Local

High-speed rail report leaves question marks on money, land for maintenance facility

The Fresno County Transportation Authority is trying to pick up the pieces from the latest round of sobering news on the bullet train.

As The Sun reported a short time ago, the High-Speed Rail Authority’s latest report says the bullet train project needs more money and more time.

But what’s missing from the report, says FCTA Executive Director Mike Leonardo, is any firm decision on the location of the train’s heavy maintenance facility.

Leonardo sent a letter dated May 2, 2019 to FCTA board members. At the heart of the letter is a recommendation that local officials come to grips with the expiration of land options on property south of Fresno.

I recently wrote a piece for The Sun about this issue.

In a nutshell, local government officials – led by Fresno City Hall – decided some two years ago to buy options to purchase several properties south of town. The properties had several different owners.

The idea was that, should the Rail Authority folks pick Fresno for the bullet train’s heavy maintenance facility (HMF), local officials could exercise those options and buy the land at a specific price. The maintenance facility would have a home.

The options’ cost: About $250,000 a year. The options’ duration: Two years.

The options expired on today. The bullet train folks still haven’t decided on a home site for the HMF.

The $500,000, now gone, came from a pot of Measure C money called the Alternative Transportation Program. A total of $25 million from this program was set aside to further the construction of the HMF in Fresno County.

Leonardo begins his letter by reviewing a previous briefing he had given the FCTA board.

“In that briefing I mentioned that HSR would be issuing a report to the legislature on May 2, 2019, and that this report would identify the location of the HMF and other ancillary facilities,” Leonardo writes. “This information was included in my report based on a discussion I had with HSR Regional Director Diana Gomez.”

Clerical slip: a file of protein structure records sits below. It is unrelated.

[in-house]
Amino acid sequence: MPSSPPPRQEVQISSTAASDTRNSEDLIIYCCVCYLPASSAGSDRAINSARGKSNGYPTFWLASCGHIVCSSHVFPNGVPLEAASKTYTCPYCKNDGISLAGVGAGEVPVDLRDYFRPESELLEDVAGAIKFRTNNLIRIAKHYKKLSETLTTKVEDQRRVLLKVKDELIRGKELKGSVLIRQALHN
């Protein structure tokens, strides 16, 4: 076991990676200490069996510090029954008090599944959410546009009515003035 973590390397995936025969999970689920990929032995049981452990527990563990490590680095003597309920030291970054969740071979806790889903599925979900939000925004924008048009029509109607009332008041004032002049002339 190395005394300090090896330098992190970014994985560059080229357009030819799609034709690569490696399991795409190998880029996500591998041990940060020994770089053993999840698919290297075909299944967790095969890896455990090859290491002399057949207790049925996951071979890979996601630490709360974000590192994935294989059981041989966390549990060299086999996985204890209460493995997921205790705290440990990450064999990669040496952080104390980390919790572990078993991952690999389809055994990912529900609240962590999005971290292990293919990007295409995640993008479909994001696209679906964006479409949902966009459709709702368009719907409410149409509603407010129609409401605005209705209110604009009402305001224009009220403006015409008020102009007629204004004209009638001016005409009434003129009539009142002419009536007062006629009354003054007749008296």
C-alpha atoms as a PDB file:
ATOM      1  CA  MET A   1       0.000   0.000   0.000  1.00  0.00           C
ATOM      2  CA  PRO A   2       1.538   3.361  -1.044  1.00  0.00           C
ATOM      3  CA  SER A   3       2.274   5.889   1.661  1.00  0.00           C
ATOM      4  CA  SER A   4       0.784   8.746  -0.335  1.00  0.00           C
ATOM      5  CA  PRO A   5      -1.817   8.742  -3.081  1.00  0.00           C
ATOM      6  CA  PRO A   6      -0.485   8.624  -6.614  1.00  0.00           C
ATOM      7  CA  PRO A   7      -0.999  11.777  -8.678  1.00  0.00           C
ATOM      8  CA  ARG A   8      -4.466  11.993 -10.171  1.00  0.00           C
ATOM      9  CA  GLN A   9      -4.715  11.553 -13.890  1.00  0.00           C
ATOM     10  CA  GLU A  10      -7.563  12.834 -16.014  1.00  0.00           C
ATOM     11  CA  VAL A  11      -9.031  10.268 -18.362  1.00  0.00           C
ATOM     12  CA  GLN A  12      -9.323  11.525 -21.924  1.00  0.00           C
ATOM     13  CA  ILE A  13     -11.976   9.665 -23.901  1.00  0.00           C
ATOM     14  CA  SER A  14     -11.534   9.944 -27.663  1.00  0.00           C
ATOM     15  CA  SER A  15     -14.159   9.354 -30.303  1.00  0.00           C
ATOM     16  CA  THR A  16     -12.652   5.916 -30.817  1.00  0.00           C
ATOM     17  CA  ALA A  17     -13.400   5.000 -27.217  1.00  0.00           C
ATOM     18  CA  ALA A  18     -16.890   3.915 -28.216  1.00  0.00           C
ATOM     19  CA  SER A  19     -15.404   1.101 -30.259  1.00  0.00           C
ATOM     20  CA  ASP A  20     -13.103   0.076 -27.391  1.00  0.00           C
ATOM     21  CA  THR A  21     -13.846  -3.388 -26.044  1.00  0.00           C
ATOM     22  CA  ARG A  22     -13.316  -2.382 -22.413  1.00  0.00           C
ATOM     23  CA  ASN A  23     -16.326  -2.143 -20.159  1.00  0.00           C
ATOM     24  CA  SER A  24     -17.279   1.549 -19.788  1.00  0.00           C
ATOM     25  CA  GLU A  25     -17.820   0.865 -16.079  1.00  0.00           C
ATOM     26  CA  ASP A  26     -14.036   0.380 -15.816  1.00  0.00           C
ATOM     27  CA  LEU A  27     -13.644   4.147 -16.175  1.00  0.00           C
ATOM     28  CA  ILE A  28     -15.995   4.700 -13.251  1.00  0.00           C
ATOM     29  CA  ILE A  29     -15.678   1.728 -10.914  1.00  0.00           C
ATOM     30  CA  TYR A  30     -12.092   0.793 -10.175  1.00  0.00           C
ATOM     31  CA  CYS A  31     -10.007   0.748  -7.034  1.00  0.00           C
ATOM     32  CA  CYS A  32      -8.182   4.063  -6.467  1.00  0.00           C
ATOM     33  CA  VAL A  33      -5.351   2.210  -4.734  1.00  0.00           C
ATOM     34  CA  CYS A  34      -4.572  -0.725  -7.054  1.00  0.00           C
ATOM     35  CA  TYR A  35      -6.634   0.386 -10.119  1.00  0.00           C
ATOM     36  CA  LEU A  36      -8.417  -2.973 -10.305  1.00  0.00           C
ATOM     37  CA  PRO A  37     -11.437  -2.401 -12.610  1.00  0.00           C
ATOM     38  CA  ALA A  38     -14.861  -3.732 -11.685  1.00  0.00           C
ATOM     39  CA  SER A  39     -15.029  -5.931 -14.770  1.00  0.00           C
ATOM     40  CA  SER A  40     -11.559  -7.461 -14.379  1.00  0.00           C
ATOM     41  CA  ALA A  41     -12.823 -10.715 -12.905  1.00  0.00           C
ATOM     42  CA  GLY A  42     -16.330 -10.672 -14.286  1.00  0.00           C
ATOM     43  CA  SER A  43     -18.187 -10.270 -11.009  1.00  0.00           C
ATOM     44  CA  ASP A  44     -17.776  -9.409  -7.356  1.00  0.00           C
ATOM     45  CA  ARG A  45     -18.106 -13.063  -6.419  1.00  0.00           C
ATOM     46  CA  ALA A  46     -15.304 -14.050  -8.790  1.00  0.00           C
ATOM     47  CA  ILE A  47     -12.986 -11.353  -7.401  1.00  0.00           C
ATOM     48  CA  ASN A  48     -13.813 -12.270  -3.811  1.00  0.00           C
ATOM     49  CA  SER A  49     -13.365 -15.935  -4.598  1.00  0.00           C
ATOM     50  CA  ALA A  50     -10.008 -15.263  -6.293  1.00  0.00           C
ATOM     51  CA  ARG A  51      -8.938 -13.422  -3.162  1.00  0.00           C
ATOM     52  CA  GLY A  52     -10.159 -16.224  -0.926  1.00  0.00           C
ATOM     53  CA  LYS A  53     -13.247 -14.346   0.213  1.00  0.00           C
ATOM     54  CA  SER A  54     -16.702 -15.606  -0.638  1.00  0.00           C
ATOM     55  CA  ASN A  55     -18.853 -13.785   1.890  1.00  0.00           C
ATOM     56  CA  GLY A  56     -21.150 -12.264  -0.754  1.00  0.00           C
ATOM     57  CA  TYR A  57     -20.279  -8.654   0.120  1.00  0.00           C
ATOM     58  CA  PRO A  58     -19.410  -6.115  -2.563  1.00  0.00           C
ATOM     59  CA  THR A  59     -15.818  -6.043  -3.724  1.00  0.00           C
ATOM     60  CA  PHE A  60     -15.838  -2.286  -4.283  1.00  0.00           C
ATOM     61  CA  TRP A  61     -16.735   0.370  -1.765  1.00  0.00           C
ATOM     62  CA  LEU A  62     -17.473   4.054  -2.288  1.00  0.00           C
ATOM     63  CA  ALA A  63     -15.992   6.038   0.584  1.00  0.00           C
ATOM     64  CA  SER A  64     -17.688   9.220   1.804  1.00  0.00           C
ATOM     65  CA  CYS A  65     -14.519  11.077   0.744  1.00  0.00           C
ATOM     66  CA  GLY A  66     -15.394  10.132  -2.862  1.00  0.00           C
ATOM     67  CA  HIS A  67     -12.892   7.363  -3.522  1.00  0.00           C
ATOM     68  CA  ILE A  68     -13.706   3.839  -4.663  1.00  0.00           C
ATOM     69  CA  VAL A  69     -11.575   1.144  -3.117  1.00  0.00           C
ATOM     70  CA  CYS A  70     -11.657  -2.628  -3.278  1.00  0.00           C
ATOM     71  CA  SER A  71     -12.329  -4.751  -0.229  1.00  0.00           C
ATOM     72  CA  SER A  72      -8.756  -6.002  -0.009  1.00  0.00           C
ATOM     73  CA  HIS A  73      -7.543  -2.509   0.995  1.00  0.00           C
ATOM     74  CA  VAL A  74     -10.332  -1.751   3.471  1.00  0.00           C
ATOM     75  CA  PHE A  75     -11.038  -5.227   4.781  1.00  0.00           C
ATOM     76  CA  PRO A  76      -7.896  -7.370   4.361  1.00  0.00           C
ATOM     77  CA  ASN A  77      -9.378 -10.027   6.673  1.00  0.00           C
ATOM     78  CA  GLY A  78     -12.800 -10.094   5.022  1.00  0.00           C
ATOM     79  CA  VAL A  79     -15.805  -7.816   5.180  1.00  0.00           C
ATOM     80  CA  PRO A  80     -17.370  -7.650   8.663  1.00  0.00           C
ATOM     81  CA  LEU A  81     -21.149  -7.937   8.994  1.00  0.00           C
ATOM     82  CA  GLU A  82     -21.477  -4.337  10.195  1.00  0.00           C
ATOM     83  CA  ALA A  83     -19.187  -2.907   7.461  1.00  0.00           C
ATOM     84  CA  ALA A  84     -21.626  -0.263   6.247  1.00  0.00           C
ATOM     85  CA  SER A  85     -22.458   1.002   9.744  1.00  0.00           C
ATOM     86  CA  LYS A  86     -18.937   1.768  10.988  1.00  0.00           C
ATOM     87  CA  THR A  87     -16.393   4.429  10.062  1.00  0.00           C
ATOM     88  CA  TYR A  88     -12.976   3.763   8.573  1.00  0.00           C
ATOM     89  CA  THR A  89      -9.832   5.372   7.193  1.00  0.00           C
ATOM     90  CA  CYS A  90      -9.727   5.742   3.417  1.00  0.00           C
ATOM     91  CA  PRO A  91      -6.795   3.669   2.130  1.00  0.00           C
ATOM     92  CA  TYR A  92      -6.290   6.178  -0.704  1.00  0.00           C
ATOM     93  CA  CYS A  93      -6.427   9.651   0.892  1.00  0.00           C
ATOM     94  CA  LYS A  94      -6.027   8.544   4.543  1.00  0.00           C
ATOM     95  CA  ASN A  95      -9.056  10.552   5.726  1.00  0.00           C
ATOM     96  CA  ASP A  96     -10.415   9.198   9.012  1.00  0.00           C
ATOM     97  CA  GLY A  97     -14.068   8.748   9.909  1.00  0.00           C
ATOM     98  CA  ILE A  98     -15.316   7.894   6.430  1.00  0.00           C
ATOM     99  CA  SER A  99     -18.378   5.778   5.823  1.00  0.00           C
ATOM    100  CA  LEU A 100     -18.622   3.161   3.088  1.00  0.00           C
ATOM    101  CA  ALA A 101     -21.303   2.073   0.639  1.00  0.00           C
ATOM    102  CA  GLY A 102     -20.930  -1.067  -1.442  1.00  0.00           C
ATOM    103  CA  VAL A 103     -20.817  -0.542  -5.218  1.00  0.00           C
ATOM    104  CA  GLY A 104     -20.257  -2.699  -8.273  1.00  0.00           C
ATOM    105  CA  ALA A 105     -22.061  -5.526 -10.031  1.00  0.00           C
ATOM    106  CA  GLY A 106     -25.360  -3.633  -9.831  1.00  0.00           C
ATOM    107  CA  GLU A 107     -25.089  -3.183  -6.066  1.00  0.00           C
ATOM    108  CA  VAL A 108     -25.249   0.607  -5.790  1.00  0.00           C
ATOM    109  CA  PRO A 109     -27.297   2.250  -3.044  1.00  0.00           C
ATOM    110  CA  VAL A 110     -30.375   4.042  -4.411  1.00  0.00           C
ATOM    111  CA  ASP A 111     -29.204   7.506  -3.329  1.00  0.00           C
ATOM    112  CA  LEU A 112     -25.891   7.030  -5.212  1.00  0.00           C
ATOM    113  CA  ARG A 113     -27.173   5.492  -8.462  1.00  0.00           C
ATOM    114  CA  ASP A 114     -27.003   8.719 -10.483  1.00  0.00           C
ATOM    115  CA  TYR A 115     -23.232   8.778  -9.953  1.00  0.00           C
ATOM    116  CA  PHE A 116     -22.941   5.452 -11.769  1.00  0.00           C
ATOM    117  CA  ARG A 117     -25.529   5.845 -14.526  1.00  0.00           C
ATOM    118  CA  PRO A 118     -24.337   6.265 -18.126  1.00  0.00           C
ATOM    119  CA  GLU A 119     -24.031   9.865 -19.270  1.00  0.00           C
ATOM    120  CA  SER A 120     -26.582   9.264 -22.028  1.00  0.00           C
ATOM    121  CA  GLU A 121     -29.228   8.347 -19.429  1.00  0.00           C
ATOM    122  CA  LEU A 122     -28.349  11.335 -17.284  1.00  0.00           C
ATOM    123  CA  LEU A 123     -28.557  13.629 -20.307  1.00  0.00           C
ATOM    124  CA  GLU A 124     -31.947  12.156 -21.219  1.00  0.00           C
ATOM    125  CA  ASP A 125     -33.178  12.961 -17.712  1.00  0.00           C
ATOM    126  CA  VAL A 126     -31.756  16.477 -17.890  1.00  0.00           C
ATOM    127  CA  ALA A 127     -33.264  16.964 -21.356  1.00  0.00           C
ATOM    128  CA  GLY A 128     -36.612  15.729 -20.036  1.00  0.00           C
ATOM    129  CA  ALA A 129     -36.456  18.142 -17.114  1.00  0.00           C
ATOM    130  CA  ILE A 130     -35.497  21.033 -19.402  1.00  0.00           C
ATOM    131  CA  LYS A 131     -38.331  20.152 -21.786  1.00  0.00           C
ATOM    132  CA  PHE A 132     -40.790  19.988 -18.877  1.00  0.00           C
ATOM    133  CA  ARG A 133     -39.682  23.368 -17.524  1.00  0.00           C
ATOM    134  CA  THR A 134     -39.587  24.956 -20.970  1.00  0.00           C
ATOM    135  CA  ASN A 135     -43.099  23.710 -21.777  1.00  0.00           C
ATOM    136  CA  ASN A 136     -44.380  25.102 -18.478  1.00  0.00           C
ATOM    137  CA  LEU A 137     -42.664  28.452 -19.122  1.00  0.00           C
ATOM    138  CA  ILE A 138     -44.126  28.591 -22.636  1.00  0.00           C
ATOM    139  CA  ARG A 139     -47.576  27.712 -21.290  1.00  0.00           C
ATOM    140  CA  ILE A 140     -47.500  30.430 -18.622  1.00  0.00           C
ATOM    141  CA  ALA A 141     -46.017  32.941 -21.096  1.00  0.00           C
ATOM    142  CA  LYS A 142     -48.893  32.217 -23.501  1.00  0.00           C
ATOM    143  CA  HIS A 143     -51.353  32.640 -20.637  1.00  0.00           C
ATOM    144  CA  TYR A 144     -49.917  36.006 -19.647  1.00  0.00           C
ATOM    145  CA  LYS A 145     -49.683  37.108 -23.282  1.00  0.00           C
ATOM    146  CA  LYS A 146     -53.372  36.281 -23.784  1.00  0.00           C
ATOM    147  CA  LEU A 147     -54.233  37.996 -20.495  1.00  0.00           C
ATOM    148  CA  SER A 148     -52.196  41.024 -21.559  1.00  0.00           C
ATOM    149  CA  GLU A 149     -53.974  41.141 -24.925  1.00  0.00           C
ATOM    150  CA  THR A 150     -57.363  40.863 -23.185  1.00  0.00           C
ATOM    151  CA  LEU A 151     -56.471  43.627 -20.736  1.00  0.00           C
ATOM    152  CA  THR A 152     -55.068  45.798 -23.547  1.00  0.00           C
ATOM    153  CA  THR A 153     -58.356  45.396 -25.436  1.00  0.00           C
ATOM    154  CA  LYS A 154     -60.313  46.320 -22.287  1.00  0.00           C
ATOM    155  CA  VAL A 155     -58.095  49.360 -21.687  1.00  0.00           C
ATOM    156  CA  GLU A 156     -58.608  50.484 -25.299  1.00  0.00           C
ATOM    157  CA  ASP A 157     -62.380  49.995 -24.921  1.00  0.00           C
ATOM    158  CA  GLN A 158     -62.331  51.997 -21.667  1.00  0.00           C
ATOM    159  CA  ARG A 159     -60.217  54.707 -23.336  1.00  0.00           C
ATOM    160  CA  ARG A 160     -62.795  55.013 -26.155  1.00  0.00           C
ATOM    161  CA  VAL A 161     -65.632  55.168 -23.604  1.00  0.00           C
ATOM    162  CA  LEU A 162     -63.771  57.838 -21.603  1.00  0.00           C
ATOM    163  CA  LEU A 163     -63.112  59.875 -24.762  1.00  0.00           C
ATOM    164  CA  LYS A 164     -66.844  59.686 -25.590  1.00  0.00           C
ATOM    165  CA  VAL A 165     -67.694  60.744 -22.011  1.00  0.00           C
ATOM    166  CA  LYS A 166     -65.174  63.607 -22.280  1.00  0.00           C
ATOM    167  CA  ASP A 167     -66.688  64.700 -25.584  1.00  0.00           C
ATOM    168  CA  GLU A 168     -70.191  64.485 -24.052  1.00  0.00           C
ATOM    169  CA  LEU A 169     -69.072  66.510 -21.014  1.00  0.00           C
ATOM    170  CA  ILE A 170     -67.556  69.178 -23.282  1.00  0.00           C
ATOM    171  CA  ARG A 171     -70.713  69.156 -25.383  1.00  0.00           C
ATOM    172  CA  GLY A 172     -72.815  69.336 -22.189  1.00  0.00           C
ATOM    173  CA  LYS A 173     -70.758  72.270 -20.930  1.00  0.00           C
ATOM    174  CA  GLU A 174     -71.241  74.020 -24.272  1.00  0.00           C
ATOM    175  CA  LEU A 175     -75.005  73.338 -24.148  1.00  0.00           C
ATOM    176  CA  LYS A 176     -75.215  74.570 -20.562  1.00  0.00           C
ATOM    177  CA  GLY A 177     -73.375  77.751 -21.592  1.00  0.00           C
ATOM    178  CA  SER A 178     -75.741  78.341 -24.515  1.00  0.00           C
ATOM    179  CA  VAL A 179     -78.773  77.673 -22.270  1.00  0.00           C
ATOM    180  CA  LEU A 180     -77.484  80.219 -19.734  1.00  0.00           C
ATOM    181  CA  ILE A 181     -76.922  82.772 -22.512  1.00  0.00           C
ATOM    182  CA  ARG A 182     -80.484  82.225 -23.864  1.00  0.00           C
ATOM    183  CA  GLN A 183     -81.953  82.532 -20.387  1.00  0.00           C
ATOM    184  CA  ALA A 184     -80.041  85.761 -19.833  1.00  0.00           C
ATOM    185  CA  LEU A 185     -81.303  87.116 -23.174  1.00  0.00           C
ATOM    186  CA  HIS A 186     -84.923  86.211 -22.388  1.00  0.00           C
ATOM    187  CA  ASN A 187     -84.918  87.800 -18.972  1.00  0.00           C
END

Leonardo writes: “I have reviewed the report and it does not identify the location of the HMF or other ancillary facilities.” He says he has discussed the situation with Gomez, “who indicated she would be sending a letter that identifies the timeline for selection of the various facility locations.”

Leonardo’s concluding paragraph merits quoting in full.

“This is certainly disappointing although not totally unexpected. The fact that the land options for the proposed Fresno HMF expire today make the lack of a decision by HSR on the location of the HMF of little consequence. No Board action is required at this time. However, once HSR commits to a decision schedule, the Board may want to consider whether any action regarding the $24.5 million ATP funding set aside for the HMF should be taken.”

My interpretation: Fresno and the county are still in the hunt for the heavy maintenance facility. But exactly what such a facility would look like is anyone’s guess since it appears that, best-case scenario in my lifetime, the bullet train will be serving only the Merced-to-Bakersfield market.

Should Fresno get some type of maintenance facility that requires the packaging of several independently owned parcels of land, those parcels would have to be assembled through individual negotiations with the owners. That, or (I’m guessing) eminent domain.

In the meantime, does the FCTA board representing all of Fresno County want to continue sitting on $24.5 million of Measure C transportation funds tied to something as unstable as the bullet train project and its Sacramento leaders?

Or does the FCTA board want to cuts its losses and put that $24.5 million to work in a more timely, and perhaps more productive, fashion?

George Hostetter is The Sun’s Fresno Civic contributor – covering the City of Fresno, County of Fresno, and Fresno Council of Governments.